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Environment

Video guest: Josephine Mwangi

September 2018
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EDITO
Sunday, 23 September 2018

The International Collective in Support of Fishworkers (ICSF) has launched a website dedicated to informing and influencing fishing policy reform in the European Union (EU) in favour of small-scale fisheries. The reform of the EU's Common Fisheries Policy (CFP) is a once-in-ten-year event. The current review and reform process is the third such in the entire history of the CFP, created in 1983,and reviewed in 1992 and 2002.

The European Commission is increasingly inclined to ban Atlantic bluefin tuna fishing, thus supporting Monaco's proposal to list the species under the Convention on International Trade in Endangered Species (CITES) next March. Highly appreciated by sushi lovers and overfished for years, in Asia, especially in Japan, bluefin tuna prices can fetch up to $100,000 for a single fish. But the EU will not fully commit until its 27 member countries have been consulted on September 21 or before new scientific data emerges in November.
Monday, 28 September 2009
The Seychelles Fishing Boat Owners’ Association’s website is now online. The site was created by the SFA (Seychelles Fishing Authority) with technical support from the CDE. It is a means of promoting the products of Seychelles artisanal fisheries as part of a broader programme to promote all Seychelles fisheries products.
The European Commission is to provide €3 million to relieve the most urgent needs of victims of the severe flooding that hit West Africa in early September. Particular attention will be paid to the inhabitants of Ouagadougou, the capital of Burkina Faso. Almost 150,000 people have been affected by the floods. The funding is to be managed by the Commission’s Humanitarian Aid department (ECHO) under the direct responsibility of Commissioner Karel De Gucht. A fact-finding mission by a Commission humanitarian aid expert found that 150000 people were affected to varying degrees.
The Agriculture Commissioner for the EU, Mariann Fischer Boel, recently warned at an EU Commission meeting that a shortage of soybean meal for animal feed could add to financial problems for EU livestock producers. This summer small amounts of a biotech corn approved in the U.S., but not in the EU, were found in soybean meal imports from the U.S.
A Needs Prioritization workshop has opened at the International Convention Centre Lilendaal, Georgetown, to help African, Caribbean and Pacific (ACP) states build capacity to address environmental issues by addressing critical issues relating to the implementation of the Multilateral Environmental Agreements (MEAs) and to empower ACP countries with critical knowledge, skills and abilities to increase the implementation rate of MEAs.
Tuesday, 22 September 2009

The European Commission today put forward a blueprint for scaling up international finance to help developing countries combat climate change. This initiative aims to maximise the chances of concluding an ambitious global climate change agreement at the December U.N. climate conference in Copenhagen. By 2020 developing countries are likely to face annual costs of around 100 billion to mitigate their greenhouse gas emissions and adapt to the impacts of climate change.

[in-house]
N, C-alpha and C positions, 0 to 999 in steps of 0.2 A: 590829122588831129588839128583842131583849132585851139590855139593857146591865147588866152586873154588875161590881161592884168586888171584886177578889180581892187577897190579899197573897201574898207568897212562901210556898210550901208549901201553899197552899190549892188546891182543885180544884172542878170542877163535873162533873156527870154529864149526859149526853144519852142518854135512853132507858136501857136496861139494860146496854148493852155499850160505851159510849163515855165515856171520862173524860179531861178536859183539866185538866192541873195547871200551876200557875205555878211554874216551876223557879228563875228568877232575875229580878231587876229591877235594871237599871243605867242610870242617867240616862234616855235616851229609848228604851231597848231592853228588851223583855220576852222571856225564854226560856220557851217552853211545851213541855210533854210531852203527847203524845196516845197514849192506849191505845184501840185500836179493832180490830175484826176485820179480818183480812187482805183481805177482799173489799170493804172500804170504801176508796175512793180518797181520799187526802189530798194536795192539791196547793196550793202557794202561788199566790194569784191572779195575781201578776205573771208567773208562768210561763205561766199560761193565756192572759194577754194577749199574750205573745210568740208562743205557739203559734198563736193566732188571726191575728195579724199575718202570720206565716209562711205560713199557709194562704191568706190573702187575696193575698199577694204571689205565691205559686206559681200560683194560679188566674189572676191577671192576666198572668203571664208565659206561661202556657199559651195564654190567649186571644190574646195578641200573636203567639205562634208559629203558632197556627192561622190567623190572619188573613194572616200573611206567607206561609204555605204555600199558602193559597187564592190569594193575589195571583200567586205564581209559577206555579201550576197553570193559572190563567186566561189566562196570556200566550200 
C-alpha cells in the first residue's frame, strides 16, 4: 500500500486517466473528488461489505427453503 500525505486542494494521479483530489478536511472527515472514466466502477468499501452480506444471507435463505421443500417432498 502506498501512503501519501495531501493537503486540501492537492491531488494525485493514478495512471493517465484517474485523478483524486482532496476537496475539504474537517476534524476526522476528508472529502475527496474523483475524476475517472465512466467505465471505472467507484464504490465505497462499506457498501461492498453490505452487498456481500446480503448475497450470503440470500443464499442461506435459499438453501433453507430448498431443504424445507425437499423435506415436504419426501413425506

The European Commission is working on a Communication covering all aspects of Global Health. It will hold a public consultation on the topic this autumn and plans to adopt the Communication at the start of 2010 to allow the Spanish Presidency of the EU to chair discussions upon it. Three departments of the European Commission will each draft a paper to accompany the overall Communication. The issues addressed being global health equity, global health coherence and global health knowledge.
A new International Fairtrade Towns website has been launched on July 14 by the Fairtrade Foundation with partners across Europe. The new website is aimed at connecting nearly 700 Fairtrade towns in 18 countries, by combining information about the history of Fairtrade Towns internationally, a Google map, the latest news and events, as well as downloadable resources and tools. An interactive social networking section is to be present, where campaigners can share ideas through forums and discussion groups. It's currently available in eight languages and is part of a three-year European Union funded Fairtrade Towns in Europe project launched in 2007.
Wednesday, 16 September 2009
Despite the efforts made in recent years by the European Union, to alleviate the suffering of animals sent to slaughter, the problem still exists. Each year, more than 360 million pigs, sheep and calves, 330 million chickens and 25 million fur-bearing animals are slaughtered in the European Union and almost each European country still has its own excessively cruel slaughtering rules. In addition, many animals simply die during their transportation to the slaughterhouses, according to European analysts. Amid the tightening of national legislations, regulating slaughtering, many European farmers prefer to export their live cattle to other countries where the slaughter is performed by methods that are banned in their own countries. Many experts have hopes for the new European regulations in the area of slaughtering, which has already been developed by some European experts in the middle of last year.